To win readers over and give your novel that all-important element of voice, tell your story in a simple, straightforward way, with your own personality or attitude. Your voice becomes your style. Most professional writers do their share of hackwork to pay the bills, but when you write a novel, never censor your fiction or try to please others.
What makes a good story? Something changes in the lives of the characters, setting the narrative in motion. In The Godfather by Mario Puzo, the sudden, ominous appearance of a heroin dealer who wants financial backing and political protection from the Corleone family—and then tries to assassinate its patriarch when that support is denied—is the story’s catalyst. All the Pretty Horses by Cormac McCarthy begins with the funeral of the protagonist’s grandfather, an event that leads to the impending sale of the family ranch in Texas and the young man’s decision to embark on an adventure to Mexico with his best friend. Early in my novel Shadows the Sizes of Cities, an American tourist kills a drug dealer in Morocco—an action that may or may not have been taken in self-defense, and from which the rest of the story flows into the past, present and future.
The change that sparks a story might be as big and dramatic as the outbreak of war or a natural disaster, or just someone new who enters the main character’s life. Stories that capture our attention involve a problem or barrier that the protagonist must face, a dilemma or an elusive goal. Something is at stake. In one way or another, there should be constant conflict—whether it’s a physical fight, an argument, or just a haunting memory. That pressure keeps the story moving and holds the reader’s interest.
Important as the story catalyst is, equally significant is how the characters react to the situations they’re in, according to their own personalities, desires, and fears. Tell your story, but show your characters. Always have empathy for them, even the villains. As the author, you should be able to sum up your novel’s story—how drug trafficking changed the Mafia in the 1940s, for example—but you also need to know what it’s about emotionally. In the case of The Godfather, the answer might be, “In taking over his father’s organized-crime empire, a son betrays his family and himself.”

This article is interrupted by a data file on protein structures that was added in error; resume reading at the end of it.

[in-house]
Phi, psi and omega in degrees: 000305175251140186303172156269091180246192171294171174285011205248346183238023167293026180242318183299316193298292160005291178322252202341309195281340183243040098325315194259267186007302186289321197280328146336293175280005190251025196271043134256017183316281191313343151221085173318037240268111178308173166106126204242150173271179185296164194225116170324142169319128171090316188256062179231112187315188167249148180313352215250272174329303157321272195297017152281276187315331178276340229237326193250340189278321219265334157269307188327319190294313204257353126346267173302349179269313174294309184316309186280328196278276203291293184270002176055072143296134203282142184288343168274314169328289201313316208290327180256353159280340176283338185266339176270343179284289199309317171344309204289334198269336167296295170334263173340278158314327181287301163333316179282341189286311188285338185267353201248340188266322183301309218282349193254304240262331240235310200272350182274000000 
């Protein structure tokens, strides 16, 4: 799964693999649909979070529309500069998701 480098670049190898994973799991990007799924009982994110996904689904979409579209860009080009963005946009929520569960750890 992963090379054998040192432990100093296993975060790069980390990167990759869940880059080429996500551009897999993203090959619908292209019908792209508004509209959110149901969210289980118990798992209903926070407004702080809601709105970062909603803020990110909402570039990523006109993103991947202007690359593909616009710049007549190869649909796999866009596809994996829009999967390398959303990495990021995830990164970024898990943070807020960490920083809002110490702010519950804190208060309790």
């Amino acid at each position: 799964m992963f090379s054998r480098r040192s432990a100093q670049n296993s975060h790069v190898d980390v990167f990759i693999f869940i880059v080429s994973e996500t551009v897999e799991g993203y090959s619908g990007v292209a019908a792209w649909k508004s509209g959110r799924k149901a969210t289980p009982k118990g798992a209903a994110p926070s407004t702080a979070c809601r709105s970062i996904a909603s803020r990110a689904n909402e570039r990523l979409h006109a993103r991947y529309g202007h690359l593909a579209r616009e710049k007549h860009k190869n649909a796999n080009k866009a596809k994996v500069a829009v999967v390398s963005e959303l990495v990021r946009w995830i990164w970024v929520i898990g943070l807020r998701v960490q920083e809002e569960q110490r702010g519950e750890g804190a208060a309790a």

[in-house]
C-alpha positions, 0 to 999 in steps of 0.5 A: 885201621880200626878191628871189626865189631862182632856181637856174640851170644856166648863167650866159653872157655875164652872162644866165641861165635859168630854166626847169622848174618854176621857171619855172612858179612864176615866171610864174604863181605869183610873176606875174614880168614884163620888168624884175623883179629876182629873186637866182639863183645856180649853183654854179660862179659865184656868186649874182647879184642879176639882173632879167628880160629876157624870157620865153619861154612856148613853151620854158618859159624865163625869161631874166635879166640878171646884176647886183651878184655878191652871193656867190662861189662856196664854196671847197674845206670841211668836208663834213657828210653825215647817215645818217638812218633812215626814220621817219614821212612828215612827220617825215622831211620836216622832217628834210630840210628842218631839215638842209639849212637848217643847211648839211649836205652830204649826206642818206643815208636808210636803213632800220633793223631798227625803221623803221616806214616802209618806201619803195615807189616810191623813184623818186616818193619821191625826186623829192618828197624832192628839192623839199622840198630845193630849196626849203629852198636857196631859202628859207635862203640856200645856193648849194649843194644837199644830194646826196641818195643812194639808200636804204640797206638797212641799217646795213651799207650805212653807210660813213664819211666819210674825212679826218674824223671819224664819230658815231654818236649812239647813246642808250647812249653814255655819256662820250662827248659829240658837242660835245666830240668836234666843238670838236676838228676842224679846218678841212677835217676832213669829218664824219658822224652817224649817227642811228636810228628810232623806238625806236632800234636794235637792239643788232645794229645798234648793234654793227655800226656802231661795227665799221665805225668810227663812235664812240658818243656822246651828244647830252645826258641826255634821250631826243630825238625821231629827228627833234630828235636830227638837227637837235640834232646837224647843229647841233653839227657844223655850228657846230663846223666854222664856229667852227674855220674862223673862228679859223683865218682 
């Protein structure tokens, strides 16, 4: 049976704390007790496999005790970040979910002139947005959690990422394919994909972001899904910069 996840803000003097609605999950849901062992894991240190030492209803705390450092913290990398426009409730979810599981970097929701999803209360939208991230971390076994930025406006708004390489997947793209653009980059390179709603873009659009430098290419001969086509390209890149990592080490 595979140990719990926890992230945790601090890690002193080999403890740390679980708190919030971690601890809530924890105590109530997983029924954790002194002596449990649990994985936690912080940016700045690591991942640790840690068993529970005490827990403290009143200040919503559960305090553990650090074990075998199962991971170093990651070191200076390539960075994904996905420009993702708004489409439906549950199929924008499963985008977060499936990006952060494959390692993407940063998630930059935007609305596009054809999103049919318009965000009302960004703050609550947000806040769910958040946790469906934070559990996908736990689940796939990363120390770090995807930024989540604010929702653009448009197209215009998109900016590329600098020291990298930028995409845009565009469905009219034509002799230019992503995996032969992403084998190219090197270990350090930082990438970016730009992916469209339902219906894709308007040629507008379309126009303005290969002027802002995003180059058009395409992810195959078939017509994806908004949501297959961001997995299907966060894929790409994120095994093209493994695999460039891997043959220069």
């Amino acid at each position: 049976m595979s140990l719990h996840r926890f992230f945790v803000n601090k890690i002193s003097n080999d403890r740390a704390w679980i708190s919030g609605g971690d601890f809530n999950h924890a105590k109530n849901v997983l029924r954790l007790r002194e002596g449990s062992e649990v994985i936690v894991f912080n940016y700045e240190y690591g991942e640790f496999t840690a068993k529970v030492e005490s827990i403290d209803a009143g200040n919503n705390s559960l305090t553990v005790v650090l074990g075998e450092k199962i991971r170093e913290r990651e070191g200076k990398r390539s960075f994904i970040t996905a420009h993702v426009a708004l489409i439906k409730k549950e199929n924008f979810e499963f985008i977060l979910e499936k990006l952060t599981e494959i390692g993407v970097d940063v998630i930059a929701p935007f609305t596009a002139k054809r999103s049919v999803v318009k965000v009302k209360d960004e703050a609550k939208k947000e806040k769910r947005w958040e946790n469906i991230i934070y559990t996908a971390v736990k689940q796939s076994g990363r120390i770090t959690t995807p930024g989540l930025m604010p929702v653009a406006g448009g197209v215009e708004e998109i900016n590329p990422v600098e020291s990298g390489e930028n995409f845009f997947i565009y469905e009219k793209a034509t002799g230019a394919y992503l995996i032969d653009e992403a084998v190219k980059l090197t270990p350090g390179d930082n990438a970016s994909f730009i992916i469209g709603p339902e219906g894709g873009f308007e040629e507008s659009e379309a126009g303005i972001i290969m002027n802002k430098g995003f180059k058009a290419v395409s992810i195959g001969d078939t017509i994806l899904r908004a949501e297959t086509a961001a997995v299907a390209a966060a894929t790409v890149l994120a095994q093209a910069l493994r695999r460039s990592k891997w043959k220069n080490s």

Using the raw materials of your story, characters, emotional theme and naturally occurring authorial voice, write scenes in your novel similar to those in a movie. And just as filmmakers do, propel the narrative and hold the audience’s attention by getting into your scenes late and leaving them early.
A finished novel should be about 70,000–90,000 words long (established authors sometimes write them twice that length). But once you reach the end, plan on revising at least five or six drafts—and maybe many more. Much of the beauty in well-written novels occurs through the author’s self-editing. When you eliminate extra words, slow or dull passages, repetitions, clichés and errors, your story and voice are honed and the real book starts to emerge.
Guest poster Gregory W. Beaubien is a longtime journalist and feature writer, who published his debut novel Shadows the Sizes of Cities in 2014 (Moresby Press). He is revising a new novel called Air Rights, about struggling fathers who try to blackmail a real estate tycoon, not realizing that the businessman also has a family and is facing serious legal and financial problems of his own.
By Eimear McBride — You’ll have trouble with this book. I did. About page 40, I wondered, “is she ever going to write in complete sentences?” About page 90, I thought, “is it ever going to be about anything but sex?” The answer to both these questions was “almost never.” But The Lesser Bohemians is much more than a literary 50 Shades. And I’m glad I didn’t give up on it.
Ireland native McBride won the Bailey’s Women’s Prize and many, many other accolades for her 2013 book, A Girl is a Half-formed Thing, and when I saw she’d written another one, I jumped at the chance to read it.